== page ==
Neutrons and protons occupy the atom's nucleus. The nucleus of an atom is tiny—only one millionth of a billionth of the full volume of the atom—but fantastically dense, since it contains virtually all the atom's mass. As Cropper has put it, if an atom were expanded to the size of a cathedral, the nucleus would be only about the size of a fly—but a fly many thousands of times heavier than the cathedral. It was this spaciousness—this resounding, unexpected roominess—that had Rutherford scratching his head in 1910.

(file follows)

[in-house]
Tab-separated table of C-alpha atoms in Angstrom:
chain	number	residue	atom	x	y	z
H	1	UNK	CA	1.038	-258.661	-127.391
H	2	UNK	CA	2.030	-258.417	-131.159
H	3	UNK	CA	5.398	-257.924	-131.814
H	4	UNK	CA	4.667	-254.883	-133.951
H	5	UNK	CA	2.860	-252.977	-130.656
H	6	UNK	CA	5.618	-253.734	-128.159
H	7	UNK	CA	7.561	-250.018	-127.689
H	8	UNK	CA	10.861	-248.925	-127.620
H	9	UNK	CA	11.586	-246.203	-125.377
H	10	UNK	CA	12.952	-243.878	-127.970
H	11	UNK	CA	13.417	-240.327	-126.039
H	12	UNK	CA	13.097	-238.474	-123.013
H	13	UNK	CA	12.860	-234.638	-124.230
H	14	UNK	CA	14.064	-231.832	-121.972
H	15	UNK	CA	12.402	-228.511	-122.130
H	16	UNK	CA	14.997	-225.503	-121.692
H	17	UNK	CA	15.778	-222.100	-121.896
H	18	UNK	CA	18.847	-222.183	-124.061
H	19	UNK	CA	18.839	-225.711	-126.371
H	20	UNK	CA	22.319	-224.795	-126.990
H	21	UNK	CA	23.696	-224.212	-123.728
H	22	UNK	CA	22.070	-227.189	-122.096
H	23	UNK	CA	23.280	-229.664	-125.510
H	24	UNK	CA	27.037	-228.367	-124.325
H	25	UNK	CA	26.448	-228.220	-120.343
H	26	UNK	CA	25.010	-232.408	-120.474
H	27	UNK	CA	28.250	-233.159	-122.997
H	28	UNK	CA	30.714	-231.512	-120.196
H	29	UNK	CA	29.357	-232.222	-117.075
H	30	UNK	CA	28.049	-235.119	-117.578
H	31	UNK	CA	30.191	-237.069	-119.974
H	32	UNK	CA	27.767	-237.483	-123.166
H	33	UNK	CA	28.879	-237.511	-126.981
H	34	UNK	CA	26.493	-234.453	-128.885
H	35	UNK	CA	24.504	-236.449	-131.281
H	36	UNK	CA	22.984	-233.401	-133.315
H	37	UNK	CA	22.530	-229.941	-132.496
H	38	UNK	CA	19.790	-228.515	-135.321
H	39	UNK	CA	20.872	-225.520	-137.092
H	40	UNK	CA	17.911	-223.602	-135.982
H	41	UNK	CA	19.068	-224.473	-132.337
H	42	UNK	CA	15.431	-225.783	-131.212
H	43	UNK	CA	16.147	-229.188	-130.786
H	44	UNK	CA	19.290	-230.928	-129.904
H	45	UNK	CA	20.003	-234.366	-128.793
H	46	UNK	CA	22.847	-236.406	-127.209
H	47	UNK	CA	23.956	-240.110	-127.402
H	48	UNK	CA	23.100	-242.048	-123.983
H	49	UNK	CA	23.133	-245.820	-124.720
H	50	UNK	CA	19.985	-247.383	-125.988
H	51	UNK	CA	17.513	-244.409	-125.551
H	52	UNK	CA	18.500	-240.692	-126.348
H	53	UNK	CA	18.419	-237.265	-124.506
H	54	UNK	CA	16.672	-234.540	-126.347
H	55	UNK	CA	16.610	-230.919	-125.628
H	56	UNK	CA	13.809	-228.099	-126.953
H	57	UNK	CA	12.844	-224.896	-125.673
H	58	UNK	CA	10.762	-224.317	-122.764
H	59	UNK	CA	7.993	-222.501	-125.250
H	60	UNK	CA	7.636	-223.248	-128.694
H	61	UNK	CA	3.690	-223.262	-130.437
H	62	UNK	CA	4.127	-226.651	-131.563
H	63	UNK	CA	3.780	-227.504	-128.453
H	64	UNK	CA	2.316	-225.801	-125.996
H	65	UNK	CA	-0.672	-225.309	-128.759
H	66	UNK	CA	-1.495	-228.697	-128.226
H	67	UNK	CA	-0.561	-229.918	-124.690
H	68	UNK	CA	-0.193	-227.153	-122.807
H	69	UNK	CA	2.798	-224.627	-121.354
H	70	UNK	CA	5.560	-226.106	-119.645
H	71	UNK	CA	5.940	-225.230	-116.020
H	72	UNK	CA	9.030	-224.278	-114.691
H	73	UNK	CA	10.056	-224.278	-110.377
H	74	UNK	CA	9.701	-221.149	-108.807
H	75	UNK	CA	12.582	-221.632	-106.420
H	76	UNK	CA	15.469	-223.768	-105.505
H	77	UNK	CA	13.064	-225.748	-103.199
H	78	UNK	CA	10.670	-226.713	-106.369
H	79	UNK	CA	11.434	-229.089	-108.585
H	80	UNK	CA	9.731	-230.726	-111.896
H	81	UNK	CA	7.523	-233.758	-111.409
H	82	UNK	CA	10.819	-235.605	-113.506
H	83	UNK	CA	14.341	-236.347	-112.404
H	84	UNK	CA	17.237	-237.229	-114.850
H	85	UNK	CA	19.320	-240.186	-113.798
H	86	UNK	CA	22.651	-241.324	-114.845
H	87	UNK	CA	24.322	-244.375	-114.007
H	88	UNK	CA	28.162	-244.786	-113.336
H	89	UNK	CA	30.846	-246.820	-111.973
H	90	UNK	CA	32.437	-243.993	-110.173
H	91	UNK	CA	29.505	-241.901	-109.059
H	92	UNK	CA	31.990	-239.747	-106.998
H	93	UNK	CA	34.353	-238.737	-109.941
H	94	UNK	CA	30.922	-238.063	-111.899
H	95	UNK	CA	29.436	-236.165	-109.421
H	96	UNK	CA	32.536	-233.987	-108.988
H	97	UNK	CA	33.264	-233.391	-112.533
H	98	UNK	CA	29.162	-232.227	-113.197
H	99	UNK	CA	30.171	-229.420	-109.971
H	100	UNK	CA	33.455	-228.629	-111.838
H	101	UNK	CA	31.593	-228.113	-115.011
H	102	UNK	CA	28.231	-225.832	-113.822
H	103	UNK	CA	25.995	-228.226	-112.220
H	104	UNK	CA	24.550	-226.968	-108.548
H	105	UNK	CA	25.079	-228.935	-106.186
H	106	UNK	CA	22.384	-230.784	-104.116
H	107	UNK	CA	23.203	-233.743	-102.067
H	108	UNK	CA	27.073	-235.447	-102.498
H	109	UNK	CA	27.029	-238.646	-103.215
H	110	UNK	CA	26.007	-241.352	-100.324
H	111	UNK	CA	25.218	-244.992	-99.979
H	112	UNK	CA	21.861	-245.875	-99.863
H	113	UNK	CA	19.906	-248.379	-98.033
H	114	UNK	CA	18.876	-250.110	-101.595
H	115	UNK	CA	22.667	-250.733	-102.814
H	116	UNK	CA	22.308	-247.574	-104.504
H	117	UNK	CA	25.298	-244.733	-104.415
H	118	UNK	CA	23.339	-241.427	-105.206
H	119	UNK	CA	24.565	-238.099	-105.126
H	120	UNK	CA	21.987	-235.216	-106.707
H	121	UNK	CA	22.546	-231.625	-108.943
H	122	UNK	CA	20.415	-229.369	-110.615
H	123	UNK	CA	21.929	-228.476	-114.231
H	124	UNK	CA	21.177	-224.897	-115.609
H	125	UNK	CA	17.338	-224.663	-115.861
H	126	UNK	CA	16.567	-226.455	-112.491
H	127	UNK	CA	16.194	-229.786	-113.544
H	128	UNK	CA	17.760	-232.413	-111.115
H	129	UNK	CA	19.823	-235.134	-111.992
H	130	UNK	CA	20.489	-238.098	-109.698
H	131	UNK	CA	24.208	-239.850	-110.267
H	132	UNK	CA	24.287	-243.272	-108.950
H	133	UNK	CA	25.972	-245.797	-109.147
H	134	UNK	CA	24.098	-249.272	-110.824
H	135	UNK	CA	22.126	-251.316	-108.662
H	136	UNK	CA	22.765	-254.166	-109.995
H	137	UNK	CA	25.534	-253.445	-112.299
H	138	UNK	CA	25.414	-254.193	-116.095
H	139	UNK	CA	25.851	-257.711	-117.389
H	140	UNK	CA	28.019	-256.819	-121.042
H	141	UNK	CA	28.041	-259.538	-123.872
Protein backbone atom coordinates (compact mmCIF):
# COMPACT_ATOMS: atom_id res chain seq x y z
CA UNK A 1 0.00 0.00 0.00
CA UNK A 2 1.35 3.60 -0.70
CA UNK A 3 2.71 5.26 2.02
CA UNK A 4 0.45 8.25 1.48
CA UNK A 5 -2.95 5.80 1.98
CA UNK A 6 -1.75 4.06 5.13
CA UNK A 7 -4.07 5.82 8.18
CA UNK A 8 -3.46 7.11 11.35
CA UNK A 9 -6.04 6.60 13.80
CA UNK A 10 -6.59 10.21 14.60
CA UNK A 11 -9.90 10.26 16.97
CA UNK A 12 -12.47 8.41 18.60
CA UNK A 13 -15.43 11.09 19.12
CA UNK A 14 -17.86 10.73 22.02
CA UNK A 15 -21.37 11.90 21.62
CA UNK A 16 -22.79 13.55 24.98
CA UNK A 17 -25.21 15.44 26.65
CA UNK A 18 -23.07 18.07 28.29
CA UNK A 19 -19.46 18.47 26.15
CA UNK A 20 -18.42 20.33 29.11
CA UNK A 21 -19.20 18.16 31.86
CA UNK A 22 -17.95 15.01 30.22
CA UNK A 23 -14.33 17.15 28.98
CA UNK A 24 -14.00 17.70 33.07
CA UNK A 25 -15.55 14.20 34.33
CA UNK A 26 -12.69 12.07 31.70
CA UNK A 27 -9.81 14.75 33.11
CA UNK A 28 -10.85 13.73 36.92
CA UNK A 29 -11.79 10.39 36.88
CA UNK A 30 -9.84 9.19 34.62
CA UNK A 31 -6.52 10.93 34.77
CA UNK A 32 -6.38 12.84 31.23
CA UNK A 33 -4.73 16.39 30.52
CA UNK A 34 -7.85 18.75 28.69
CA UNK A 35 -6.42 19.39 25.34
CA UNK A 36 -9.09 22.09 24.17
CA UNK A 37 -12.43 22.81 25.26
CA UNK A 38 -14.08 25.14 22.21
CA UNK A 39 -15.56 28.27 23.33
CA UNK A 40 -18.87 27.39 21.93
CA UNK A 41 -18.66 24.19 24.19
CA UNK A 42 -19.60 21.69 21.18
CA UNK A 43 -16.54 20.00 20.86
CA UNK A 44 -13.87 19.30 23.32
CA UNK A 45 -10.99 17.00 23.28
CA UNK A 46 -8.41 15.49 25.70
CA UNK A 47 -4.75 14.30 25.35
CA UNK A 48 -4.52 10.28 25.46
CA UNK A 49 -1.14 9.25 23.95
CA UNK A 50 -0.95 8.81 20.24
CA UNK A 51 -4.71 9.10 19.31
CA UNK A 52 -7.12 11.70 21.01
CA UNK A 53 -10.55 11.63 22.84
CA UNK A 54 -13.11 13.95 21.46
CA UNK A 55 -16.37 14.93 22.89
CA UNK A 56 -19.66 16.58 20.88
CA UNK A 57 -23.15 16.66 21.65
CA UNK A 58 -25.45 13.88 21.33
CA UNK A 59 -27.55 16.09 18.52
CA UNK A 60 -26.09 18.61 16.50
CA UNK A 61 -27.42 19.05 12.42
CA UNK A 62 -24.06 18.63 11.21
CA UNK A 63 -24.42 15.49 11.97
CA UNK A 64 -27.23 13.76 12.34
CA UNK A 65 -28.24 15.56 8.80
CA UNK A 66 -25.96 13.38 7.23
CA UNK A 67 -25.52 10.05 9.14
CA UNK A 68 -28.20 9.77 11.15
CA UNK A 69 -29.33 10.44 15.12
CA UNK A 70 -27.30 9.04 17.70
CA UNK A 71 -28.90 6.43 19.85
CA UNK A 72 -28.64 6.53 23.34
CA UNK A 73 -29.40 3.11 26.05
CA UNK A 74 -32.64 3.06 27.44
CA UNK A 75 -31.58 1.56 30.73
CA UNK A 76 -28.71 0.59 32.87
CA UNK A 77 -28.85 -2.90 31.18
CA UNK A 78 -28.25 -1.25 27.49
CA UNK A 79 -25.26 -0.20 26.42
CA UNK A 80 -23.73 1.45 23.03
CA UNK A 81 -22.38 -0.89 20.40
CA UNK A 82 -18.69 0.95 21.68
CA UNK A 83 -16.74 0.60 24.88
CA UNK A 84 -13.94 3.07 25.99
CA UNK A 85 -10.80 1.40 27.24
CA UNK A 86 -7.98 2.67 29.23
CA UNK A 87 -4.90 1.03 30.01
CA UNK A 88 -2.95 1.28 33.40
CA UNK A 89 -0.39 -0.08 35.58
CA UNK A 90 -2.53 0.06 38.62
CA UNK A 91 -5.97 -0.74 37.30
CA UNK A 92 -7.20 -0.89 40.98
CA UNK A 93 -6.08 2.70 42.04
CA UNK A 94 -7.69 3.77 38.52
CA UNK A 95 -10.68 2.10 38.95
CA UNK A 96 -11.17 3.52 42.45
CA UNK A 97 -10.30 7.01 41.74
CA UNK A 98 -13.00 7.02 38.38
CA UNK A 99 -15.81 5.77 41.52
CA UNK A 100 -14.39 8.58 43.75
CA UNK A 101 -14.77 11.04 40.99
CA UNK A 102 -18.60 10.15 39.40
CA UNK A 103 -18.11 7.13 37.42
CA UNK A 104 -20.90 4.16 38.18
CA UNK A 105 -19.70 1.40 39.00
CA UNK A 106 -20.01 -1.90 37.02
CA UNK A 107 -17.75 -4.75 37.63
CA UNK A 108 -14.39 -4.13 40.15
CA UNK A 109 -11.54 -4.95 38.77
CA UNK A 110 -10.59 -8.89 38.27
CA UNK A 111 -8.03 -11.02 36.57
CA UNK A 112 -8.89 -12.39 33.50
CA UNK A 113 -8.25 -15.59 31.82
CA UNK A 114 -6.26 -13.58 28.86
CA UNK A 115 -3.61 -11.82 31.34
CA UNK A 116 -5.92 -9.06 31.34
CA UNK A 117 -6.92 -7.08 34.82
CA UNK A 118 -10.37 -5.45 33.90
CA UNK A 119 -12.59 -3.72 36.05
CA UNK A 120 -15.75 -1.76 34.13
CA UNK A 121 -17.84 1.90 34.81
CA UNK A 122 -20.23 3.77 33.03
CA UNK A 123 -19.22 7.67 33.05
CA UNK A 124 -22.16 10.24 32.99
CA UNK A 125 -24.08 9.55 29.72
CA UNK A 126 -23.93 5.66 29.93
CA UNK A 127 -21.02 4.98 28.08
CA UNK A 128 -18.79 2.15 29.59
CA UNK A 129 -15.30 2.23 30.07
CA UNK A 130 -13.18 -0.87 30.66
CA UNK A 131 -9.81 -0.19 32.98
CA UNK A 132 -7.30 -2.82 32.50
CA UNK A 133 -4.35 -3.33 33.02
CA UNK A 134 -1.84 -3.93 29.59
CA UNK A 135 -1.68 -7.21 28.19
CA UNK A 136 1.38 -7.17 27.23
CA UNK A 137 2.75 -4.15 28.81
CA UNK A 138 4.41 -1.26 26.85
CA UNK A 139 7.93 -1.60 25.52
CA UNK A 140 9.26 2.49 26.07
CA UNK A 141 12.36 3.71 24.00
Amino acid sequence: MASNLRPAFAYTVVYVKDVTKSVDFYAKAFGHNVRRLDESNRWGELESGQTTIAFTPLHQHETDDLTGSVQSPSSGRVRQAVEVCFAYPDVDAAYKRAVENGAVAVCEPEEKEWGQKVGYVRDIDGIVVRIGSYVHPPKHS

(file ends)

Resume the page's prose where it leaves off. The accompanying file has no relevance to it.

It is still a fairly astounding notion to consider that atoms are mostly empty space, and that the solidity we experience all around us is an illusion. When two objects come together in the real world—billiard balls are most often used for illustration—they don't actually strike each other. "Rather," as Timothy Ferris explains, "the negatively charged fields of the two balls repel each other. . . were it not for their electrical charges they could, like galaxies, pass right through each other unscathed." When you sit in a chair, you are not actually sitting there, but levitating above it at a height of one angstrom (a hundred millionth of a centimeter), your electrons and its electrons implacably opposed to any closer intimacy.